Today marked my first ski ascent of Hollyburn. I’ve snowsh0ed to the end of the nordic ski area before, but I don’t think that I’ve ever climbed the last few pitches to the viewpoints (it was snowing that time, so no view anyways…)
If it’s a clear day, the view is spectacular and well worth the effort to climb those last few steep sections. And if your snowshoeing, remember the garbage bag for sliding down! I don’t think I’ve ever heard so many adults giggling away like school kids 🙂
The final pitch to Hollyburn peak is steep! My friends and I weren’t sure if our skins would make it up, and dodging snowshoers on our way down didn’t seem like our kind of fun, so we headed off into the “meadow” in search of a gentler route up.
We never did find a gentler route, but we did have a friendly little visitor when we stopped for food.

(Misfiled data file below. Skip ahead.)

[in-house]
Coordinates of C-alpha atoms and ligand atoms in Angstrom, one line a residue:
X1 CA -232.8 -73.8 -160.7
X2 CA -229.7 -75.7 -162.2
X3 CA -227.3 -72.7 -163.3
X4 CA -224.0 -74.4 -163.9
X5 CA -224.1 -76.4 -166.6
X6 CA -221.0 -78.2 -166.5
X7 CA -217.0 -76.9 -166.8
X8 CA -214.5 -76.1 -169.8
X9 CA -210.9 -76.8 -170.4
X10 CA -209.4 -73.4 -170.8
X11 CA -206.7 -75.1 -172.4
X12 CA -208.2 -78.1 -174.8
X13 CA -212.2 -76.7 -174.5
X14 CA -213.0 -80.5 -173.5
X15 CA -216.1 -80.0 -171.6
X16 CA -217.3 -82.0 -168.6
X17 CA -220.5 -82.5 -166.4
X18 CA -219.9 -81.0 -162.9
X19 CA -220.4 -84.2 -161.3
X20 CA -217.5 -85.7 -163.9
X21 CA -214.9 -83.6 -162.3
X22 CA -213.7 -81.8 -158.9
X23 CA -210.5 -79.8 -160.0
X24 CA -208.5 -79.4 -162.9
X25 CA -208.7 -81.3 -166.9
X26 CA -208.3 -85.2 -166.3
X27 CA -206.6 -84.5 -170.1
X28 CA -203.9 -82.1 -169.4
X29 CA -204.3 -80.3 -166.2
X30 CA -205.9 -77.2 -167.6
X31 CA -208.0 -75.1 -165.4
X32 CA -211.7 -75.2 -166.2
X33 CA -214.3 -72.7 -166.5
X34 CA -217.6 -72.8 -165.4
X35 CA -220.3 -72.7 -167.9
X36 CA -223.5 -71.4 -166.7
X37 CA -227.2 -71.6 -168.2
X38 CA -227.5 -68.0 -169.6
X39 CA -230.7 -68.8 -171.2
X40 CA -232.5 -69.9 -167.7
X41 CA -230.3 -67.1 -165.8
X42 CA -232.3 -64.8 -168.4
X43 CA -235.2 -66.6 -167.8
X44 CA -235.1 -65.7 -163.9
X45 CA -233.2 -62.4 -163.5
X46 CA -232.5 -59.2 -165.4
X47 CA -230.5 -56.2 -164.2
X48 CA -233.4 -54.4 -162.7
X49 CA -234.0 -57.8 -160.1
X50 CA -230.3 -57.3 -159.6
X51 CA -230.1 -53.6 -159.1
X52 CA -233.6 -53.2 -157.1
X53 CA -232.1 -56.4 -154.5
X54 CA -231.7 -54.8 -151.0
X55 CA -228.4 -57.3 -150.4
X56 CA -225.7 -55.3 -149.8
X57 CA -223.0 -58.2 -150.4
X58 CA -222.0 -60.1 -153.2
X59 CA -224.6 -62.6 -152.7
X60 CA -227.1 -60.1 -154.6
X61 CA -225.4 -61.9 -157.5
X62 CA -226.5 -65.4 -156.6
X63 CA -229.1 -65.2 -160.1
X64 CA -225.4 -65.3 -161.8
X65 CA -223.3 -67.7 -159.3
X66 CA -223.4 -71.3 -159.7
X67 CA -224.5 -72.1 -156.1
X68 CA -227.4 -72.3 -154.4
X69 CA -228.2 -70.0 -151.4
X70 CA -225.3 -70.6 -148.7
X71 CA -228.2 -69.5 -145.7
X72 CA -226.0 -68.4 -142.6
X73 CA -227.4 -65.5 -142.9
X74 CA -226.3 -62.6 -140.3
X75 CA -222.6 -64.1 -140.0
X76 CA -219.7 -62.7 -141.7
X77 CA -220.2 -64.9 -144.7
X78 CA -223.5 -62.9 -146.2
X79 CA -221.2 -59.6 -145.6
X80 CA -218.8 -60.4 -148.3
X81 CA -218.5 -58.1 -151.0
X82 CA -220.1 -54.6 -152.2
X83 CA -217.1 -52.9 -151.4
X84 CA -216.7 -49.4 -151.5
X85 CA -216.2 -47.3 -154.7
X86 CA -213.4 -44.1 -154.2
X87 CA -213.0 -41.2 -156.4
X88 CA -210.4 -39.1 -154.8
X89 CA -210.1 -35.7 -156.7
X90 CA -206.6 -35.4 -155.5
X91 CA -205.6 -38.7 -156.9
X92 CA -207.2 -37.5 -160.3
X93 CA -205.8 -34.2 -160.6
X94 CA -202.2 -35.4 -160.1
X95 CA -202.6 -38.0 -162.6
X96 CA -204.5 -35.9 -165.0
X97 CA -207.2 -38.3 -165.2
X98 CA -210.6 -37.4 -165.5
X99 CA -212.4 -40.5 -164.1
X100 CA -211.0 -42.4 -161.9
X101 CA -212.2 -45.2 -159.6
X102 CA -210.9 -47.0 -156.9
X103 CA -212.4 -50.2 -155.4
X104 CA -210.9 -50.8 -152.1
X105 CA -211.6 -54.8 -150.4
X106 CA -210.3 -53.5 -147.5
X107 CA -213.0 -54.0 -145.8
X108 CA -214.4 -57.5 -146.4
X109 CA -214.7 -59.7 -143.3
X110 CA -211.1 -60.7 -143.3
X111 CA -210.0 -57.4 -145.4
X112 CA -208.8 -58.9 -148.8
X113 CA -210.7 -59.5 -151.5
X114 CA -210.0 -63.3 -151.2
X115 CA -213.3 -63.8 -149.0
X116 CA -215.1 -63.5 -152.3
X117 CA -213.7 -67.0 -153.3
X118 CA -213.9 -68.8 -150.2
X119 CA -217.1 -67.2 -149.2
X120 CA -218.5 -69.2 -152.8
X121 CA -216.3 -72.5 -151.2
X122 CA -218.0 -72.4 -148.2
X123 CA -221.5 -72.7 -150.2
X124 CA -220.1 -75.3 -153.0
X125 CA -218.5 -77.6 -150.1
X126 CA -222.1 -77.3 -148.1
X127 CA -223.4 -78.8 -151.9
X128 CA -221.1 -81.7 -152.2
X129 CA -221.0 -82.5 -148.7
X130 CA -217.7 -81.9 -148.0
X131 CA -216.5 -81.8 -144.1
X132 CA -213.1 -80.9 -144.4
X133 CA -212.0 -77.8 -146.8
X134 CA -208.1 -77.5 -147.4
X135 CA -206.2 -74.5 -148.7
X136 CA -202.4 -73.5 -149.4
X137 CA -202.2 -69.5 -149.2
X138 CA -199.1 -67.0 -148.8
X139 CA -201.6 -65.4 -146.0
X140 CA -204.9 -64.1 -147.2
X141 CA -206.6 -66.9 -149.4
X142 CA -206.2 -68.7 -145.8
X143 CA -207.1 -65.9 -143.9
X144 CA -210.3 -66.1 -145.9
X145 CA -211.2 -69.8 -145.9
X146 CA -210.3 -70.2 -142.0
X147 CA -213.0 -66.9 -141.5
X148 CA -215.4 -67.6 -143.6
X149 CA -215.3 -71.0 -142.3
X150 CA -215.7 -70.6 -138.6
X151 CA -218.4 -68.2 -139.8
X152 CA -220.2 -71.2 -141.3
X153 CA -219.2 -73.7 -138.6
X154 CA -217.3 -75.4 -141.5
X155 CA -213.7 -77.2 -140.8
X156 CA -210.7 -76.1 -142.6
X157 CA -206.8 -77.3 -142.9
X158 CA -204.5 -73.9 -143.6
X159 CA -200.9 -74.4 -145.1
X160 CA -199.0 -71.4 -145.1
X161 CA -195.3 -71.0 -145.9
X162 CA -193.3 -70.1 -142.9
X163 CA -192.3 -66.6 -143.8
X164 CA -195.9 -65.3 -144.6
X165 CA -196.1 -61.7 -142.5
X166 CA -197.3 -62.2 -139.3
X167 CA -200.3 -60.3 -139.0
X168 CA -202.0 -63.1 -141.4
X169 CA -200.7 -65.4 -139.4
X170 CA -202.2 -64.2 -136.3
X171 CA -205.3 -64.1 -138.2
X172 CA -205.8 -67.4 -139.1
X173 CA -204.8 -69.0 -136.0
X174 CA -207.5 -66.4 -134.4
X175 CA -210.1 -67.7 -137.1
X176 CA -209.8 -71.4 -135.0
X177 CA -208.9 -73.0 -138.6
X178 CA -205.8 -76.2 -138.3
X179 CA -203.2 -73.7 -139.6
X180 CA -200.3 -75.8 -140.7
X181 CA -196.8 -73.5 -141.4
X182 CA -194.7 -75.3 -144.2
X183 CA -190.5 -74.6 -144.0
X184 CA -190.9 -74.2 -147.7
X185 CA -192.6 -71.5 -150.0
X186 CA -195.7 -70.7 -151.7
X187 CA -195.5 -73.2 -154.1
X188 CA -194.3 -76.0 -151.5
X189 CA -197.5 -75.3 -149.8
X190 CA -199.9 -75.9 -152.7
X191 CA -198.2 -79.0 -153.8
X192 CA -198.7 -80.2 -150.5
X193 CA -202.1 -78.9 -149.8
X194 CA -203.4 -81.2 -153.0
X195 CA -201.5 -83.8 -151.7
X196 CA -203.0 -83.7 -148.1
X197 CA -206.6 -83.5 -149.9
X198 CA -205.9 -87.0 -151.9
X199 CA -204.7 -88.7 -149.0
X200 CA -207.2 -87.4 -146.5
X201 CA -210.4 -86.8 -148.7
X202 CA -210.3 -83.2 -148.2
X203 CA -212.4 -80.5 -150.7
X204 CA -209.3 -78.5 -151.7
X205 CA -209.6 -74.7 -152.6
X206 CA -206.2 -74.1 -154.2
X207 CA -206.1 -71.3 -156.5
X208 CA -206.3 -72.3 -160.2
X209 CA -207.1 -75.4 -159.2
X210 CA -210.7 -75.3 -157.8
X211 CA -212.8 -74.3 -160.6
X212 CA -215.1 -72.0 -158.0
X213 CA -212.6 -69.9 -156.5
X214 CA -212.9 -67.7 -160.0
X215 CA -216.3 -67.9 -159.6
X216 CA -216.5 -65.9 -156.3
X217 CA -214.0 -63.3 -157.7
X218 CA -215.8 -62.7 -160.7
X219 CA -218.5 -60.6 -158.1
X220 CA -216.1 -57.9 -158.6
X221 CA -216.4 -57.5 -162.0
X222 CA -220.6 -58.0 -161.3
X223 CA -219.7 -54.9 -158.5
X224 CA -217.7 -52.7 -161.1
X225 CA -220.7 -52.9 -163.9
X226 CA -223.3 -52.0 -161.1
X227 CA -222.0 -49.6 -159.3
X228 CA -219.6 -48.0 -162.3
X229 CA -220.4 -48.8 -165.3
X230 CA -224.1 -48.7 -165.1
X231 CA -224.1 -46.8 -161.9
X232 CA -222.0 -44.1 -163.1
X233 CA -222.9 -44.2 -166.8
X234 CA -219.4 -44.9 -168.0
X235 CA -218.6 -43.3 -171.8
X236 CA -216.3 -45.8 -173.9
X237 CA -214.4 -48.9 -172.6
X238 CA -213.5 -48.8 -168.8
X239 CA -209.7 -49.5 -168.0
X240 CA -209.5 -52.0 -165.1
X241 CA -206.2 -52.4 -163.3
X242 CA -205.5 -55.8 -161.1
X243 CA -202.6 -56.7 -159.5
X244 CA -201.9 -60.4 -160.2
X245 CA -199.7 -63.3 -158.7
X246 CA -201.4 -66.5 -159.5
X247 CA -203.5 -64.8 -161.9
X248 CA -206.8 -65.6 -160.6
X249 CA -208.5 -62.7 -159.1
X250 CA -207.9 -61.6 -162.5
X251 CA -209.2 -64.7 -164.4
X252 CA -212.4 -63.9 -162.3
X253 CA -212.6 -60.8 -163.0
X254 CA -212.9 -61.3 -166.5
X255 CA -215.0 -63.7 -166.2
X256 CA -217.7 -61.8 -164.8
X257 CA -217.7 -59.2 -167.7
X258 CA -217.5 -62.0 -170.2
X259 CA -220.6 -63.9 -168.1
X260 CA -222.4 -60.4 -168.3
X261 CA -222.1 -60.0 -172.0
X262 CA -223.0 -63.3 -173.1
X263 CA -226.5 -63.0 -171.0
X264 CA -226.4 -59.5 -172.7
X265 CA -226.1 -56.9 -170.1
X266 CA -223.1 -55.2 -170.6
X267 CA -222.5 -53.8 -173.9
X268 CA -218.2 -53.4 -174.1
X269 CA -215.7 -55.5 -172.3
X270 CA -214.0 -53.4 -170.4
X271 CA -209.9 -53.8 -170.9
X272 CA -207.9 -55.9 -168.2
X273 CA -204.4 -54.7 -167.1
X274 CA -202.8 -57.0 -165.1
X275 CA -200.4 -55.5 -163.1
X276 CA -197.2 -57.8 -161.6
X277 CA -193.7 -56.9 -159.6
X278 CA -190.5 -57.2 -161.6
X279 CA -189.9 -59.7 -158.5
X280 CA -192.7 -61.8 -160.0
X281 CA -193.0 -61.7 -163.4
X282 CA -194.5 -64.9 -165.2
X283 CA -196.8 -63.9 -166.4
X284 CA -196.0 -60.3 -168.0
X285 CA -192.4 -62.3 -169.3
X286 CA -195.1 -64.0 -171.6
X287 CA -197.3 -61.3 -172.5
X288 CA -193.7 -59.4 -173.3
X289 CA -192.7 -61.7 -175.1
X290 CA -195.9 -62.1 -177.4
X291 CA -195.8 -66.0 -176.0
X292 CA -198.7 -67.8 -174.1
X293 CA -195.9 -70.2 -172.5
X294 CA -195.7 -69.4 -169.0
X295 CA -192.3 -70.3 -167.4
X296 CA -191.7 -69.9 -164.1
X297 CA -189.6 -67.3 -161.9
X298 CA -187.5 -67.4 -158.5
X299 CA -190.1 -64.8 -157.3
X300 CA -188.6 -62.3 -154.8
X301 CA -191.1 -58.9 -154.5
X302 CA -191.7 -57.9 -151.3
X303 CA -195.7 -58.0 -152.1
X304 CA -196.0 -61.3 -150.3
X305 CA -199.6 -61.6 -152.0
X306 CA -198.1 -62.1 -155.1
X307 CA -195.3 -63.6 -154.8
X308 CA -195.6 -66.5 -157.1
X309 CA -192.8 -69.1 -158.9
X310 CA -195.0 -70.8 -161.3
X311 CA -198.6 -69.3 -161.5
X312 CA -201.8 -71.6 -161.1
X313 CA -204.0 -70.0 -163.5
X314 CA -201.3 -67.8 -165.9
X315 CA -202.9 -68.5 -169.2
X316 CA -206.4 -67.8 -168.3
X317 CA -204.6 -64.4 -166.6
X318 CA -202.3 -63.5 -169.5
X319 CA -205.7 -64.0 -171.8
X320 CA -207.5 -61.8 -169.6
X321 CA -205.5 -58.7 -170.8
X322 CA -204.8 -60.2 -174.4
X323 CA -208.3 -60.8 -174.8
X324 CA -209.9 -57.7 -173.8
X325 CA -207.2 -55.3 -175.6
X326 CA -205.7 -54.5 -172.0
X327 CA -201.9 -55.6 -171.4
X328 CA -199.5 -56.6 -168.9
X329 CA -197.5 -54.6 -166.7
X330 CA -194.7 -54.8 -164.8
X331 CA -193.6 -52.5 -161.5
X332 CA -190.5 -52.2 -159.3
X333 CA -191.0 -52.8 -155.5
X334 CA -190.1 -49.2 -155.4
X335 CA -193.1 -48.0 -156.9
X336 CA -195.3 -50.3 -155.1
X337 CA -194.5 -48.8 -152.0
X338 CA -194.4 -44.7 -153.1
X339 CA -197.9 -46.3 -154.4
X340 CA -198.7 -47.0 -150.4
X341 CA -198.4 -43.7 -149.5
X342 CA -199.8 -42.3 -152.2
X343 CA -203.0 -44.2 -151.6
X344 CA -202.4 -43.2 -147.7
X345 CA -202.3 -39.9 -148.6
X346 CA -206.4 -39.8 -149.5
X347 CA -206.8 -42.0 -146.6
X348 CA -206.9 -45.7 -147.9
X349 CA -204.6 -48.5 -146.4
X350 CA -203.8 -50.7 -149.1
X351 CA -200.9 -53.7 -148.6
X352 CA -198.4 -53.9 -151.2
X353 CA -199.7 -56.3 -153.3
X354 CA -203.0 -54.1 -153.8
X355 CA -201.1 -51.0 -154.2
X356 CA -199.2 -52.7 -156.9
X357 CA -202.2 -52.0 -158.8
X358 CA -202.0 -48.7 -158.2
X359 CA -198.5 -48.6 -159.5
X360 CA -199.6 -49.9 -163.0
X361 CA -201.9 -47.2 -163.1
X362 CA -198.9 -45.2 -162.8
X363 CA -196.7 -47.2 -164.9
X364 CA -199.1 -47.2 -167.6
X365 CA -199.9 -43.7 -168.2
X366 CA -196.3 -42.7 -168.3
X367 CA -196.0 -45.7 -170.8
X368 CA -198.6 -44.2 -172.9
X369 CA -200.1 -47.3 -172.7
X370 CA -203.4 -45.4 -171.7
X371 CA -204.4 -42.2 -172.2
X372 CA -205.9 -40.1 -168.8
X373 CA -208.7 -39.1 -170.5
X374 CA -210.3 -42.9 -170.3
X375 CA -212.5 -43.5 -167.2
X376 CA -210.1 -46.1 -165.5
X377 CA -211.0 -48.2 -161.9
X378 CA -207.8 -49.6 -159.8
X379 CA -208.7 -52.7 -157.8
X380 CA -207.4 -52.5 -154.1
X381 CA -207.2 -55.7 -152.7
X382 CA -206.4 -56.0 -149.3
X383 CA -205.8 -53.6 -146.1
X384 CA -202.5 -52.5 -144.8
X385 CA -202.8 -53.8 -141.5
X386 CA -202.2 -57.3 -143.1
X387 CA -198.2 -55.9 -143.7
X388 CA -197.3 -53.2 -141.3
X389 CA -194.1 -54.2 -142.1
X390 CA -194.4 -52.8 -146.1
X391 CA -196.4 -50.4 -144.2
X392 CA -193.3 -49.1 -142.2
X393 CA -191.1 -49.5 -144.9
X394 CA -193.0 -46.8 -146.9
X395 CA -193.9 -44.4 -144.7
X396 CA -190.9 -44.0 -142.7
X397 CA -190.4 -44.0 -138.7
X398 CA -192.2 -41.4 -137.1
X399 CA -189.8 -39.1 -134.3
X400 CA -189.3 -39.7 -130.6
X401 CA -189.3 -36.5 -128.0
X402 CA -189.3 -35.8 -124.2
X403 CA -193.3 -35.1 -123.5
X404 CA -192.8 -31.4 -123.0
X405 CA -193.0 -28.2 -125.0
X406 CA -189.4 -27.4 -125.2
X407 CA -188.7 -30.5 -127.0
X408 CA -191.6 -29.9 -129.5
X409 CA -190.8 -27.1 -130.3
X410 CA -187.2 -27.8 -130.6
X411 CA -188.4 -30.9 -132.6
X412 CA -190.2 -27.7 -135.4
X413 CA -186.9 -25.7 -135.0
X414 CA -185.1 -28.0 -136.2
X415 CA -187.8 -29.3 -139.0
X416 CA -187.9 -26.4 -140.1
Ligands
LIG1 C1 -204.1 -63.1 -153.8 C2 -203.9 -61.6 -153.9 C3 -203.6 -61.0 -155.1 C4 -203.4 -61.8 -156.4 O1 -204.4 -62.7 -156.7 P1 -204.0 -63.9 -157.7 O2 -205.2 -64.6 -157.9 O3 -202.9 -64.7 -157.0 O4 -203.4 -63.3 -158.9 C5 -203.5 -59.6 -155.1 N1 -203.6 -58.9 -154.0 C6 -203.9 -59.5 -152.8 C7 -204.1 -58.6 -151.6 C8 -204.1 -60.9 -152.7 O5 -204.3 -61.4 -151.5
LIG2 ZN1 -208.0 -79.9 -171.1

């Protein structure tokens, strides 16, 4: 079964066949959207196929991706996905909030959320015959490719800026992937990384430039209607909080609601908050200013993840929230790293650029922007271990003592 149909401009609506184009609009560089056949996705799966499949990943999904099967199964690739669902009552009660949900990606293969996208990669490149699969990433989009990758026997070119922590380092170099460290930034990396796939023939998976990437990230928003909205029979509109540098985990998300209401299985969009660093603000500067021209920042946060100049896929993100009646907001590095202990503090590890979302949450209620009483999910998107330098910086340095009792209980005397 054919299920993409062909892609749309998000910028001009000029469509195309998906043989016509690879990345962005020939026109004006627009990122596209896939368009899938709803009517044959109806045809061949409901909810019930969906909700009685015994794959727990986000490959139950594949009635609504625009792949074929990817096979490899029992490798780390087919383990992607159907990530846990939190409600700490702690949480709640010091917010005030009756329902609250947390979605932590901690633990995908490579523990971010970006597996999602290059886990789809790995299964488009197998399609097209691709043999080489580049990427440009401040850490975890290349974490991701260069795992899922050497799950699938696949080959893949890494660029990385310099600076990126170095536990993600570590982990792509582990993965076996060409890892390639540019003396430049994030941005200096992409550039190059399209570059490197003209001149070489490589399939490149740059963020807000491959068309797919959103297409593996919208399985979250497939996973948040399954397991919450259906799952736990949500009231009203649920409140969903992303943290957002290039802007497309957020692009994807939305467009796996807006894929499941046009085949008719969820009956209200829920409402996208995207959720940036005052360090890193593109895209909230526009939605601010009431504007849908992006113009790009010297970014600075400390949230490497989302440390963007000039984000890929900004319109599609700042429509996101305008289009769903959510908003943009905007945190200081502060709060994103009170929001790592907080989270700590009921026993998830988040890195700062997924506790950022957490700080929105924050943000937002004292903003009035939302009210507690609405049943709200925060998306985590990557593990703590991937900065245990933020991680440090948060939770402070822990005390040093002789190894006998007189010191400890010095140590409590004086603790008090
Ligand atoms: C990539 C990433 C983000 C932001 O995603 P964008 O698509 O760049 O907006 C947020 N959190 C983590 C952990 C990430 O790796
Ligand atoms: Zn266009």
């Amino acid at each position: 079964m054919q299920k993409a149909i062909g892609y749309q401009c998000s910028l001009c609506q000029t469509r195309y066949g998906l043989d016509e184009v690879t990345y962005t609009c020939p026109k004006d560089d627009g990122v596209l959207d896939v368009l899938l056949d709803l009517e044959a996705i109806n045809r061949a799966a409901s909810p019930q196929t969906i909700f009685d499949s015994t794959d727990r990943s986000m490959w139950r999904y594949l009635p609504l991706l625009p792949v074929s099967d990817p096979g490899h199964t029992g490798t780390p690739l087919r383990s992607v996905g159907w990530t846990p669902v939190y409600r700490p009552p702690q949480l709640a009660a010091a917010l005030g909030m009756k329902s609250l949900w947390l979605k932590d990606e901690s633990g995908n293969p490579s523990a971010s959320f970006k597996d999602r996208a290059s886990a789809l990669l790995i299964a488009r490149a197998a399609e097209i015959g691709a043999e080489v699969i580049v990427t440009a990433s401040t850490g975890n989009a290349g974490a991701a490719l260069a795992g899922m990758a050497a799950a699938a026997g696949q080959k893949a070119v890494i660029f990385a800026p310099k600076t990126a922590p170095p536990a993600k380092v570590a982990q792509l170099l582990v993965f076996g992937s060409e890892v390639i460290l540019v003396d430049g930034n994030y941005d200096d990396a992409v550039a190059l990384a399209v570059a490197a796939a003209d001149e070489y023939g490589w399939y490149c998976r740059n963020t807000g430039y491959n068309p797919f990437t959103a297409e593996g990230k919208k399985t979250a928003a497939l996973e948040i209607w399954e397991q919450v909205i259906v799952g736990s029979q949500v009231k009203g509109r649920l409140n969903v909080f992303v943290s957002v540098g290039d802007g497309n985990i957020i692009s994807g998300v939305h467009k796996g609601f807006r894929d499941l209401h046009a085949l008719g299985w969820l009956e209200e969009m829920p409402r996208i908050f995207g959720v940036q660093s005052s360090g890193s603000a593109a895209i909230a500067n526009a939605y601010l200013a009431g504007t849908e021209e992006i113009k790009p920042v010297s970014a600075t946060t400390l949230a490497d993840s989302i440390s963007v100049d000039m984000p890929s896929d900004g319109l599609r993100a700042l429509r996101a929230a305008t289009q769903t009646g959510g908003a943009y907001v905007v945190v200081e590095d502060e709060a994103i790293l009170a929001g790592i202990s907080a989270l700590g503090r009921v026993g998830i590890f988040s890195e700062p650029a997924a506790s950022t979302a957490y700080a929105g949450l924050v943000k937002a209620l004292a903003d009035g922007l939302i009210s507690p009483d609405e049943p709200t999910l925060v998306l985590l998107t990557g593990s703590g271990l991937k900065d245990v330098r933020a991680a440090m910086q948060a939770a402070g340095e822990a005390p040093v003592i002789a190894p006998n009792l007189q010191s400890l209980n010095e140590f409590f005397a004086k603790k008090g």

Despite our best efforts, we never did get to the peak. No matter which route we explored, it kept getting quite steep! It was interesting to look at the trees and see evidence of old avalanches. I know that most of Hollyburn is relatively low risk, but it definitely gets steep enough to slide is places. Busy doesn’t mean safe! I was super-glad that the avalanche forecast was “low” for the tree-line today, as that meant we were able to explore a bit more. Of course, I didn’t want to explore too far and find myself down the wrong side of the mountain!
But going back to the question of safety for a moment, even though the risk of an avy was pretty low today, that doesn’t mean there weren’t other dangers. Tree wells are always lying in wait, ready to trap an unsuspecting skier (or snowshoer). I think though, that today’s biggest danger were the ice bombs the trees kept dropping! As the temps climbed above freezing, all the snow and ice climbing to the branches was sliding off. By noon, there were ice bombs every minute or so! All those chunks of ice didn’t make for fantastic skiing (nor did the heavy melt-freeze snow), so we decided to call it a day and head back.
Remember, if you’re travelling in the back country in winter, know the avalanche forecast, carry a beacon, probe and shovel (and know how to use them!), be prepared for an unexpected night outdoors, and always tell someone where you are going!